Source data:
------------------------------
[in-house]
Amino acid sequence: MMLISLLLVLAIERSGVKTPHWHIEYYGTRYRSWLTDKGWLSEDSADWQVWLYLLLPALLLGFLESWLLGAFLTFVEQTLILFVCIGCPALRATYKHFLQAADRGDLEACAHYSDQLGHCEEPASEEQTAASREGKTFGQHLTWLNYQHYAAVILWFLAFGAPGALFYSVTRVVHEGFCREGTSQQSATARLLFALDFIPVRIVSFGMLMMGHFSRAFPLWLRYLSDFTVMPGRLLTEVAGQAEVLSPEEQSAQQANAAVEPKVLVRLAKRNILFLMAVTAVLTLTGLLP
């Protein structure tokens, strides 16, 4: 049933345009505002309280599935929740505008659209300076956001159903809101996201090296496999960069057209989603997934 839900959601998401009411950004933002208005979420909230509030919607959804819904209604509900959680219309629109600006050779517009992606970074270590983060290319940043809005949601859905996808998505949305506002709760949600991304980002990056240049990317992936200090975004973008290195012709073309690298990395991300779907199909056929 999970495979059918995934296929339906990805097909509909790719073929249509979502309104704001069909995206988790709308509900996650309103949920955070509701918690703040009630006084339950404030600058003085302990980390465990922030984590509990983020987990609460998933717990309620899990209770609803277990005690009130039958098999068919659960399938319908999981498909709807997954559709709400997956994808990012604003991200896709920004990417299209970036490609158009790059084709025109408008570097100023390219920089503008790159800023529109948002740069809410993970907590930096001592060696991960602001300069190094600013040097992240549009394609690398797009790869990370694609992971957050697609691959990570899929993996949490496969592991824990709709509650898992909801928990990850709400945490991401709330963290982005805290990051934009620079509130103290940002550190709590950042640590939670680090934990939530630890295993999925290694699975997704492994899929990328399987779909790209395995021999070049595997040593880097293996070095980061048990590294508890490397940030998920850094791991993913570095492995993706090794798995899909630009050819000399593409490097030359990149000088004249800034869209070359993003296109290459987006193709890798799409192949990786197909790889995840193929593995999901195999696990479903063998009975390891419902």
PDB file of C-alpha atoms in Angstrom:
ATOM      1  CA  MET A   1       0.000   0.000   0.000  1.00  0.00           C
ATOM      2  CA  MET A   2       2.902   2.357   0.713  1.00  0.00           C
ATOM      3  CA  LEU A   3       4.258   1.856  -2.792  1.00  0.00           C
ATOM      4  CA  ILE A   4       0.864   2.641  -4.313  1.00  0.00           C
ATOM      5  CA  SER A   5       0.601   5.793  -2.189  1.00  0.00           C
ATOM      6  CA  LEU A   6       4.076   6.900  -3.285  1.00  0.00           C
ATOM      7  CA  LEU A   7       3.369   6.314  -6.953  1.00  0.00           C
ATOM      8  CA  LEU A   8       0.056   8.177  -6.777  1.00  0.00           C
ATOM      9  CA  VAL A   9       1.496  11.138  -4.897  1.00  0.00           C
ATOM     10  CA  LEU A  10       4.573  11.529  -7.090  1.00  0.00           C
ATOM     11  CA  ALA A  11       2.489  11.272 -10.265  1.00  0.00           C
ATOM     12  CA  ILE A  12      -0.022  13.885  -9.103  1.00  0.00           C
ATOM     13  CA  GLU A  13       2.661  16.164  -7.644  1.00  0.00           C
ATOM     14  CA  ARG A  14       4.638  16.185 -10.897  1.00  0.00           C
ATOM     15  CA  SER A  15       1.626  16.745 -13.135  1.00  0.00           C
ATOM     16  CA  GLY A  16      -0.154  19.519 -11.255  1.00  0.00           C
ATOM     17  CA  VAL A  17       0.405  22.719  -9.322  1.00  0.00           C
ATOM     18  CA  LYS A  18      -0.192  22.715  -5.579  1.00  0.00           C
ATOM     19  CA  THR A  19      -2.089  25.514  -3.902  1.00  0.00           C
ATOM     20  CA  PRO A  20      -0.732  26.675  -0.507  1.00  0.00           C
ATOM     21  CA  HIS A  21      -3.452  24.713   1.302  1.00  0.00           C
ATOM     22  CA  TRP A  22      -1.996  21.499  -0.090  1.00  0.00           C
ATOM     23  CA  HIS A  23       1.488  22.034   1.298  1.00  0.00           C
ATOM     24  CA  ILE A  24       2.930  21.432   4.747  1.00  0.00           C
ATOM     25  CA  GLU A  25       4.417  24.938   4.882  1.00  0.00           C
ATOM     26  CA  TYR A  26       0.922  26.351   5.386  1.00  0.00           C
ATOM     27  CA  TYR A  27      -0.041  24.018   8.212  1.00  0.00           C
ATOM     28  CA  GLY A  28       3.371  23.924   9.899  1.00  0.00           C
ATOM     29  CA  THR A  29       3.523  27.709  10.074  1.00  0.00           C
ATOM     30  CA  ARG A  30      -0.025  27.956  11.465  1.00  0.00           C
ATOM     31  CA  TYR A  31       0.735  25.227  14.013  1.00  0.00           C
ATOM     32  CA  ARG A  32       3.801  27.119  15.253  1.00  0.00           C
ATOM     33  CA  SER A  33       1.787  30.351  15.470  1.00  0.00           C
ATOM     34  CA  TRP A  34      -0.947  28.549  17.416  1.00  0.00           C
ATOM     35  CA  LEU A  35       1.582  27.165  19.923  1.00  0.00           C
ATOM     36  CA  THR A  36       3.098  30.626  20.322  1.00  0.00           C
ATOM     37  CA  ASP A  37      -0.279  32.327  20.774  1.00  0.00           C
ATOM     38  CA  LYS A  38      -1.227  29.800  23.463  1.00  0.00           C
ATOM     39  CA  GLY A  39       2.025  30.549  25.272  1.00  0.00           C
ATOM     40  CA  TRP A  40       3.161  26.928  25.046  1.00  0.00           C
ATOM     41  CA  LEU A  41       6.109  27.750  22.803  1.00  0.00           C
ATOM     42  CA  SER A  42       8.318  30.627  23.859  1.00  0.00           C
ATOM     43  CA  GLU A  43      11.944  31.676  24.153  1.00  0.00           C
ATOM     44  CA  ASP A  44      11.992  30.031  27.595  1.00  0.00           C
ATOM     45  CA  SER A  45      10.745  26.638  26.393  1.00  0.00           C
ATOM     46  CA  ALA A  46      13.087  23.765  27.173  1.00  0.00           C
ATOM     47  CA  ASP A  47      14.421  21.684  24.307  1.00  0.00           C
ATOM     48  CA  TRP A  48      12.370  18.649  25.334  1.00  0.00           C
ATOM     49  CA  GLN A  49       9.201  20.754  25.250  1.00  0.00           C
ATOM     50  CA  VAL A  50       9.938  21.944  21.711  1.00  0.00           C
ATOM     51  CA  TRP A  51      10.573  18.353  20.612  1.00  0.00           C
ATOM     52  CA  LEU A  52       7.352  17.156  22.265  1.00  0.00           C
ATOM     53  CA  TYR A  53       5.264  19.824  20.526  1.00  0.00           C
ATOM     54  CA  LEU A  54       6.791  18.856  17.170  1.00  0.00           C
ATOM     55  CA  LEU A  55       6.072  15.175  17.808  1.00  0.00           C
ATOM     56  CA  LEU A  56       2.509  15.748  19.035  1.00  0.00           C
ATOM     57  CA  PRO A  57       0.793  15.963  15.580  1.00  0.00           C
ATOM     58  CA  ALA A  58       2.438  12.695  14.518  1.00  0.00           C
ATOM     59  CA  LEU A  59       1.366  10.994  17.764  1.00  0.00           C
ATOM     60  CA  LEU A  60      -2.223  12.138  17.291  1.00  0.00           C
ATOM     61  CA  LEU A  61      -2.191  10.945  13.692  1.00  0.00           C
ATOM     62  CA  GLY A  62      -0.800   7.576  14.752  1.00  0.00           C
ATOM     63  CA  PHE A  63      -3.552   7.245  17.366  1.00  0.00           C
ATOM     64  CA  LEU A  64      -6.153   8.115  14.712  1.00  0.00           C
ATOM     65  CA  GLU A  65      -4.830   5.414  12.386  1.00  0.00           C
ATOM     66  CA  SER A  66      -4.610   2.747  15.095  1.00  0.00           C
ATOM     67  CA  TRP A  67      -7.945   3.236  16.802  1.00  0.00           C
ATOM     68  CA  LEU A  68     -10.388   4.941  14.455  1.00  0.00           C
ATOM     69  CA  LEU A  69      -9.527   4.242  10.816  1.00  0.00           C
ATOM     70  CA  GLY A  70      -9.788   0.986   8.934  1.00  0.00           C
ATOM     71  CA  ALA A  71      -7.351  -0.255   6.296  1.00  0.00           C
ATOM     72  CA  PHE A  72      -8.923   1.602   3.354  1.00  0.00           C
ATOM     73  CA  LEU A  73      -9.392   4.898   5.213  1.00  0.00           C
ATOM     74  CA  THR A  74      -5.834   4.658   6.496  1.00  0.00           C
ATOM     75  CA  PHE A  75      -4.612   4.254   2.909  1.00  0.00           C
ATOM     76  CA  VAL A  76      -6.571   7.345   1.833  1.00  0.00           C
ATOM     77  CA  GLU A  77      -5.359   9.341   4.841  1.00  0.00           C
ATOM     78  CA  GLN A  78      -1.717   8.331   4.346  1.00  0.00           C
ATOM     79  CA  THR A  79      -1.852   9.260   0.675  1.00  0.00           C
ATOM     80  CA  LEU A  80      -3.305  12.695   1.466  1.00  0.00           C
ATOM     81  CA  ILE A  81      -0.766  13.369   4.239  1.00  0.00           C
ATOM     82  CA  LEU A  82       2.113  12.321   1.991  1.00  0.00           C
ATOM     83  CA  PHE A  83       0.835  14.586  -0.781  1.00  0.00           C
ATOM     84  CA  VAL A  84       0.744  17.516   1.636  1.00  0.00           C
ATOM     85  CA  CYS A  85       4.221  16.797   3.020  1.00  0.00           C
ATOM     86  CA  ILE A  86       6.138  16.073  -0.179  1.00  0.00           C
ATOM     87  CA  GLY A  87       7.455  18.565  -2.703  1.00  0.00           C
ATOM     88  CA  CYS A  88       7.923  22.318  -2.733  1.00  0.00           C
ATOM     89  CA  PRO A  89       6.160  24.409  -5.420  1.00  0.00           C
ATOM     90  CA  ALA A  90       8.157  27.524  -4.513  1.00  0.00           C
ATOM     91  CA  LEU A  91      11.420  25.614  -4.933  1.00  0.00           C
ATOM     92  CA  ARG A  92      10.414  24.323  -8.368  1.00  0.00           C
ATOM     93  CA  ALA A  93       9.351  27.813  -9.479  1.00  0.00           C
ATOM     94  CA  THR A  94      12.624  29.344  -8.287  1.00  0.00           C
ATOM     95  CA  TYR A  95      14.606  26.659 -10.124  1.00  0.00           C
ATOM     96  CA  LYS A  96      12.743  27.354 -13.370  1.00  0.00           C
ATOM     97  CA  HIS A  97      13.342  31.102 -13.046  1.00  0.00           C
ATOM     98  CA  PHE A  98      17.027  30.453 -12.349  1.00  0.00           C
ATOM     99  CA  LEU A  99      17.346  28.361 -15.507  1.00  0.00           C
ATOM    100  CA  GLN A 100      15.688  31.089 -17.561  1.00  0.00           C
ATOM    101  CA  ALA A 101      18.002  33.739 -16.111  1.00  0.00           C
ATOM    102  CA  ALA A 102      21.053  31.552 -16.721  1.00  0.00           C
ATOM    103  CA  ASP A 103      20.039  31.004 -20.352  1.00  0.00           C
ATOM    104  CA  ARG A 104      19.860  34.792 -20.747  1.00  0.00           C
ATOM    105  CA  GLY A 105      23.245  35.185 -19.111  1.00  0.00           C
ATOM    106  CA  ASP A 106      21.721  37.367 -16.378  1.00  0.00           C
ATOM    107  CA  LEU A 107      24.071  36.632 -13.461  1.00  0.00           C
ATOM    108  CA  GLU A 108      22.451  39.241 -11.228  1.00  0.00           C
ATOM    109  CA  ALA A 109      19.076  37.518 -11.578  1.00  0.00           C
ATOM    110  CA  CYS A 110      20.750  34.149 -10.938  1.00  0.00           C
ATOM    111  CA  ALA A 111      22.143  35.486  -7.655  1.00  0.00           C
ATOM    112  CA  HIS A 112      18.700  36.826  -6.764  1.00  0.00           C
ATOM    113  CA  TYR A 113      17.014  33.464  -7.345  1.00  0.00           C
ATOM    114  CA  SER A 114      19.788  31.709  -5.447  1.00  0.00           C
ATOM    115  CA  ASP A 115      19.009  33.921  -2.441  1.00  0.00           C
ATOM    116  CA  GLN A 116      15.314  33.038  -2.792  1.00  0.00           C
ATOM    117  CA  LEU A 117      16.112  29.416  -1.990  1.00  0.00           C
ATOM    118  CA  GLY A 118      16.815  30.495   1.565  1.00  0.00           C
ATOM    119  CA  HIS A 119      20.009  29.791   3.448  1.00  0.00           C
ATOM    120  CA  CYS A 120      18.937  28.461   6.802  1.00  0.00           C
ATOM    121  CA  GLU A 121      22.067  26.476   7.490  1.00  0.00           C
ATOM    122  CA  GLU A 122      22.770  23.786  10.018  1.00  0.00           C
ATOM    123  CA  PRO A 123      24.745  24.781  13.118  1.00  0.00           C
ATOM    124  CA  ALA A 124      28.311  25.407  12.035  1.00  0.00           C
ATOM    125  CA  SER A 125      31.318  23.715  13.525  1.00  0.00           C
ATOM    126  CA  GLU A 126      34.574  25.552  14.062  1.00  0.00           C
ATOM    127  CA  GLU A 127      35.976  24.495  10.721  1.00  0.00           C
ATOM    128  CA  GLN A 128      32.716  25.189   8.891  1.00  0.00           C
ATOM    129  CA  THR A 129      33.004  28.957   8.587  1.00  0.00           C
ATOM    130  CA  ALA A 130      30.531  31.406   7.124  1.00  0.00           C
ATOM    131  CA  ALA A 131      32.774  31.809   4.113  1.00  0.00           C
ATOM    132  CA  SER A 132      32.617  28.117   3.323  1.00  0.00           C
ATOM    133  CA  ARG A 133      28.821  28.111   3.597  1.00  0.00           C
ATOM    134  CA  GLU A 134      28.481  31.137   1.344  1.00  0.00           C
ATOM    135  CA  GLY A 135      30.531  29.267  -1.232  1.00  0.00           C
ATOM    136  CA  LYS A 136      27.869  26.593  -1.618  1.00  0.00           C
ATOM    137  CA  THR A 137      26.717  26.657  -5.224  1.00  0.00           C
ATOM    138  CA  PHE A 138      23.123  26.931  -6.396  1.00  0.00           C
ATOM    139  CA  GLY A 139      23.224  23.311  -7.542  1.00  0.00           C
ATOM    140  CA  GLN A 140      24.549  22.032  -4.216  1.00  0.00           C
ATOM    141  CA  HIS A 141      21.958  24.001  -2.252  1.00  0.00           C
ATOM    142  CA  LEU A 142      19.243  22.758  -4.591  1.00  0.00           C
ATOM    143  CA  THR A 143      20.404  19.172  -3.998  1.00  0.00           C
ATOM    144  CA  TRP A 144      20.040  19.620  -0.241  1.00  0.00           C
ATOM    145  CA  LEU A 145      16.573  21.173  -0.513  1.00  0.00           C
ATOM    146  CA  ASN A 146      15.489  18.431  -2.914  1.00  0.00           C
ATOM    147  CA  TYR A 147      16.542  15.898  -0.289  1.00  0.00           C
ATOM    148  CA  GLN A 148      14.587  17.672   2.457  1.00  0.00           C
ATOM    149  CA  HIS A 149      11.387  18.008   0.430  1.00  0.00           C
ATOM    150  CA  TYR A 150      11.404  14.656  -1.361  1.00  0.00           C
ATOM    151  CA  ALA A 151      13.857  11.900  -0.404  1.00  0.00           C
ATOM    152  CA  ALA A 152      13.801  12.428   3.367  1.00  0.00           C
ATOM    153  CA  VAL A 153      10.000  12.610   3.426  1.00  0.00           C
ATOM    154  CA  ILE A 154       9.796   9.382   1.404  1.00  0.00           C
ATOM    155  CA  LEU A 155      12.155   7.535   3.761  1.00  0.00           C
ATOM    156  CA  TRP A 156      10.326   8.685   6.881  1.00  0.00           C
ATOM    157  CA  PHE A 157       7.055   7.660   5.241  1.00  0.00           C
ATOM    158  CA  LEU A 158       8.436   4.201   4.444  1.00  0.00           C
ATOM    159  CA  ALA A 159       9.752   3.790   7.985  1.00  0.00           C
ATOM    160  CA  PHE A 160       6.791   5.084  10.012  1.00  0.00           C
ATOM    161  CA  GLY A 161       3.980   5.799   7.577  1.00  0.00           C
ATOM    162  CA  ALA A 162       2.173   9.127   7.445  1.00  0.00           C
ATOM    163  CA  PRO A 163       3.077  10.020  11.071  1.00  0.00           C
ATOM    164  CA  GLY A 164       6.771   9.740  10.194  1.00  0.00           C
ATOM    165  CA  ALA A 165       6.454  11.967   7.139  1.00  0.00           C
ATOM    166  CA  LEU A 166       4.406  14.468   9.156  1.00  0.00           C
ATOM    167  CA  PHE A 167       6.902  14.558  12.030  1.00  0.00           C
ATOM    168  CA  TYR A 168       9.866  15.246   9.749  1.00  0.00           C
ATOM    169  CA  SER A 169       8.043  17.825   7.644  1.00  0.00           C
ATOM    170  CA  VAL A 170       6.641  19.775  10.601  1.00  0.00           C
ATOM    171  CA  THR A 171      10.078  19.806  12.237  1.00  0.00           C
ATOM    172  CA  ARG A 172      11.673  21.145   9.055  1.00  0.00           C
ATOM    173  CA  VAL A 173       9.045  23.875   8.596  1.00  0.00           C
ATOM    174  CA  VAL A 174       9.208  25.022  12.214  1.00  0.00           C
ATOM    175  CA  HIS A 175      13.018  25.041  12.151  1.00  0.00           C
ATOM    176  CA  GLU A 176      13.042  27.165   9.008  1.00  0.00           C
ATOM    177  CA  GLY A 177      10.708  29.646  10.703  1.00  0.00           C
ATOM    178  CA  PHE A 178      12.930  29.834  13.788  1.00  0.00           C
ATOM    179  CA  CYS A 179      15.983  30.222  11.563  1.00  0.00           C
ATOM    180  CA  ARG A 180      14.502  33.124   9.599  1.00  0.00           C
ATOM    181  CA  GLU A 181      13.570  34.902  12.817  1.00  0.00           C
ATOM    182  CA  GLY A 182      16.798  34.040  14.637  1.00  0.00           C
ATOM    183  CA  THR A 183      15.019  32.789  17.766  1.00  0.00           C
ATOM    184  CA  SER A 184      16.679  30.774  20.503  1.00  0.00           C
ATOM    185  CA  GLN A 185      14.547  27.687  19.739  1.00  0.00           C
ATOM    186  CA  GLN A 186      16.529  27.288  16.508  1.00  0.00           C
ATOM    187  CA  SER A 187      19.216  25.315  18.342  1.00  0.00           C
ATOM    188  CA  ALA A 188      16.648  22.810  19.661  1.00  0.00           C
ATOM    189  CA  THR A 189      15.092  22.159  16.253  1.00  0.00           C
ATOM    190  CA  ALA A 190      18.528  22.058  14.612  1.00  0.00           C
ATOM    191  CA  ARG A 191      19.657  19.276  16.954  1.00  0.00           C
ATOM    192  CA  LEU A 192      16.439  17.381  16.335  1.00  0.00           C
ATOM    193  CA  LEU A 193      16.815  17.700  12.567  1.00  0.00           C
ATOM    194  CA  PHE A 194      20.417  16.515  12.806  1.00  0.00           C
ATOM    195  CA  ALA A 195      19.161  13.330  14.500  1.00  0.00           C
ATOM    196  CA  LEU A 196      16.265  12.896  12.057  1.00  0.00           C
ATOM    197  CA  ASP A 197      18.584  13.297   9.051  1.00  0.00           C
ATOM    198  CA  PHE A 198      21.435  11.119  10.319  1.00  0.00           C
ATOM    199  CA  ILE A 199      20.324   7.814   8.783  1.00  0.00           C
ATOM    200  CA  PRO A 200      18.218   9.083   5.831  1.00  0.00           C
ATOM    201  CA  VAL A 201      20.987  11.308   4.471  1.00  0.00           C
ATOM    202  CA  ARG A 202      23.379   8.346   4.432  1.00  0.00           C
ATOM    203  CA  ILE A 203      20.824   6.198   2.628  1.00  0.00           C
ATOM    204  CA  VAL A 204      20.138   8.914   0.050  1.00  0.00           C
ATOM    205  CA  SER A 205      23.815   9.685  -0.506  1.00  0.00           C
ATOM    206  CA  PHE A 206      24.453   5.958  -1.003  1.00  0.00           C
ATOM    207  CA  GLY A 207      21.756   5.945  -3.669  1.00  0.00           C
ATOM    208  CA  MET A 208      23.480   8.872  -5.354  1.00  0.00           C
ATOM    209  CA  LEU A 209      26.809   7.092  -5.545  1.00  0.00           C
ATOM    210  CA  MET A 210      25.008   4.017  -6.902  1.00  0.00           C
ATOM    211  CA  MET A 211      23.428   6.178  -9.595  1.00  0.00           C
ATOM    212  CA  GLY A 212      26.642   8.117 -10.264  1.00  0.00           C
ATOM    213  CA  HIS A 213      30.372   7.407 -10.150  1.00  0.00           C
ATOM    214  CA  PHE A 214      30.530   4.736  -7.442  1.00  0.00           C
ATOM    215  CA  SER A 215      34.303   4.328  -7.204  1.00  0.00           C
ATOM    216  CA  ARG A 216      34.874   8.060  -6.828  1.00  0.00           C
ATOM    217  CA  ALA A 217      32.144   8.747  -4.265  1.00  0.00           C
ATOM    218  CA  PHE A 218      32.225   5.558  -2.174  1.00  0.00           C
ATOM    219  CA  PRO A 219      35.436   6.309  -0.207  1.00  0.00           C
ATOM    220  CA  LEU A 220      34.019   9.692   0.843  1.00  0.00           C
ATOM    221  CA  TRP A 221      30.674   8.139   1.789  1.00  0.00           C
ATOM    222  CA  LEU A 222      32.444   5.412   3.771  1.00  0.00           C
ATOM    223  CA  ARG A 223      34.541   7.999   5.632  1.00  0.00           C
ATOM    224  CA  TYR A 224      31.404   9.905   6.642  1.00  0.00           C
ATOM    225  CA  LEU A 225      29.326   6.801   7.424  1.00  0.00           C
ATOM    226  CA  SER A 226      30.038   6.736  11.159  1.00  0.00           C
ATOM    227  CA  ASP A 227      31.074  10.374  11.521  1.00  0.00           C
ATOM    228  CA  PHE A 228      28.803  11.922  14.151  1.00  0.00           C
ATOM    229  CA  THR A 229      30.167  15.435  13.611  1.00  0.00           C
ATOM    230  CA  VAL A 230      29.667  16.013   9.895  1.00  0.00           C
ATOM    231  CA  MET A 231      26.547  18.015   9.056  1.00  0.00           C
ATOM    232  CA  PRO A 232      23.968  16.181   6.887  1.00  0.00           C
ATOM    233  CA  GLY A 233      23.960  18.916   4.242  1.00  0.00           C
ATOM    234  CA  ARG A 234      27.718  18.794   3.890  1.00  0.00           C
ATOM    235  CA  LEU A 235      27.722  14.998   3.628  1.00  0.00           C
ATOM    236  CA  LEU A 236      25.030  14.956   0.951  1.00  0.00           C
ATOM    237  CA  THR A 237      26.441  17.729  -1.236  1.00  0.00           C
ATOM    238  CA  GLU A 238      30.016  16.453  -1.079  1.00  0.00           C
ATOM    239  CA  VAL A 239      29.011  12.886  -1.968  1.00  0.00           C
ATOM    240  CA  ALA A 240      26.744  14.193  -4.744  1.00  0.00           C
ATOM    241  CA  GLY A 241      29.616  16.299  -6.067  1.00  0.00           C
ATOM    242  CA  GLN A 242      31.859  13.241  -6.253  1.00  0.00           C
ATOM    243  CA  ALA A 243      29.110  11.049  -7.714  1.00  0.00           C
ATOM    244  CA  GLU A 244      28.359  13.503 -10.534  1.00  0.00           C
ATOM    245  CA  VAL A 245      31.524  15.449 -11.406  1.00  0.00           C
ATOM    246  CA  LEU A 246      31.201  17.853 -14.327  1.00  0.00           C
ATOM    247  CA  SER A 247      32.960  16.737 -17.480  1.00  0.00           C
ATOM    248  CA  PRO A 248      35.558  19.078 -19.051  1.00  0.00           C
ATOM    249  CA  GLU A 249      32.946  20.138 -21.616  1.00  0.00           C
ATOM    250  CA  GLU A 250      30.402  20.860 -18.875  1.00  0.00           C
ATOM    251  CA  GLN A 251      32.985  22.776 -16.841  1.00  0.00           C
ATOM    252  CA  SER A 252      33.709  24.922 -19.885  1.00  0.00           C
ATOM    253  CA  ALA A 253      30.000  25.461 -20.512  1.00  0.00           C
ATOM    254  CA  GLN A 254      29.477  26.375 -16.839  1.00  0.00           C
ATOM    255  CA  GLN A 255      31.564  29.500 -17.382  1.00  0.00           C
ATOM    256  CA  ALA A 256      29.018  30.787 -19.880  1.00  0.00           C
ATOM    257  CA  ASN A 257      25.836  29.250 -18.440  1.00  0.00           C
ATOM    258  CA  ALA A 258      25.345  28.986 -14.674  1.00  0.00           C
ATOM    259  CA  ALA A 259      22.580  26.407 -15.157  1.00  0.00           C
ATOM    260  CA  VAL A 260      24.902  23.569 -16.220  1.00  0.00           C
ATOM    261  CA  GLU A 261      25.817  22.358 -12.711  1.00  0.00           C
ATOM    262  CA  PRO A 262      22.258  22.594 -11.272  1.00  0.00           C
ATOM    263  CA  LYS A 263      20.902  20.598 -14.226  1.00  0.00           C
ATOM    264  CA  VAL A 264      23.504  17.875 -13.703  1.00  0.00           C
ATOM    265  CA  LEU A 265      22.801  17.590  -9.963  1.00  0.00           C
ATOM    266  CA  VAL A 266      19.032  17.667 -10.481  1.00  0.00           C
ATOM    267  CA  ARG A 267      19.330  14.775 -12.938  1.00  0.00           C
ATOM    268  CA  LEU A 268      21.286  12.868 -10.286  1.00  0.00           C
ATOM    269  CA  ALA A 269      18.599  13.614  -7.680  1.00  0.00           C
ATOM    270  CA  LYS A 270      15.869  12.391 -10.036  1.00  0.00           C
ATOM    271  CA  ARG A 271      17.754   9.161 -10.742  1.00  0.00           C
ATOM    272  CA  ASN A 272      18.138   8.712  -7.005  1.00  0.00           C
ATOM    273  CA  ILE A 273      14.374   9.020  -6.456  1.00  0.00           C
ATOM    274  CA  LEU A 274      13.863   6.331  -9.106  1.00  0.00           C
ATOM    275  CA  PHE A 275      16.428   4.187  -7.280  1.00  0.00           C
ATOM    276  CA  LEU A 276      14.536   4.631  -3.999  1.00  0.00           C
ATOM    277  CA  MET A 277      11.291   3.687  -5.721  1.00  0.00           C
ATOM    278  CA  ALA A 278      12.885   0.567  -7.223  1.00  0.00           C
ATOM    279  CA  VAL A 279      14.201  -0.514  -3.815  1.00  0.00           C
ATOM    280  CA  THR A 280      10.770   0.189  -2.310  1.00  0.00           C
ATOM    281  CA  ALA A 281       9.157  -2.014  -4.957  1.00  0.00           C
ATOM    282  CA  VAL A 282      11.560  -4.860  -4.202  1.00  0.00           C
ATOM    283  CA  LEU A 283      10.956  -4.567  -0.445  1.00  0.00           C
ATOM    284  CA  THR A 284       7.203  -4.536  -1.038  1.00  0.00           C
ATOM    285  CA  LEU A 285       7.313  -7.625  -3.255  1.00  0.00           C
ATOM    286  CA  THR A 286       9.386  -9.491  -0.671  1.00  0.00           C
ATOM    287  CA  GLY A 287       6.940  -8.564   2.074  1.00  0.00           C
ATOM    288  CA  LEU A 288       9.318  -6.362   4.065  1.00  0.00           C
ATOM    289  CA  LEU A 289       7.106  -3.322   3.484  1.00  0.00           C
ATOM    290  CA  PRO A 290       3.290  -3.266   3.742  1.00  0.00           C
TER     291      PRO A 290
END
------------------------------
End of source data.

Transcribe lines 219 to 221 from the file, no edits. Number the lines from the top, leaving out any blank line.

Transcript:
ATOM    215  CA  SER A 215      34.303   4.328  -7.204  1.00  0.00           C
ATOM    216  CA  ARG A 216      34.874   8.060  -6.828  1.00  0.00           C
ATOM    217  CA  ALA A 217      32.144   8.747  -4.265  1.00  0.00           C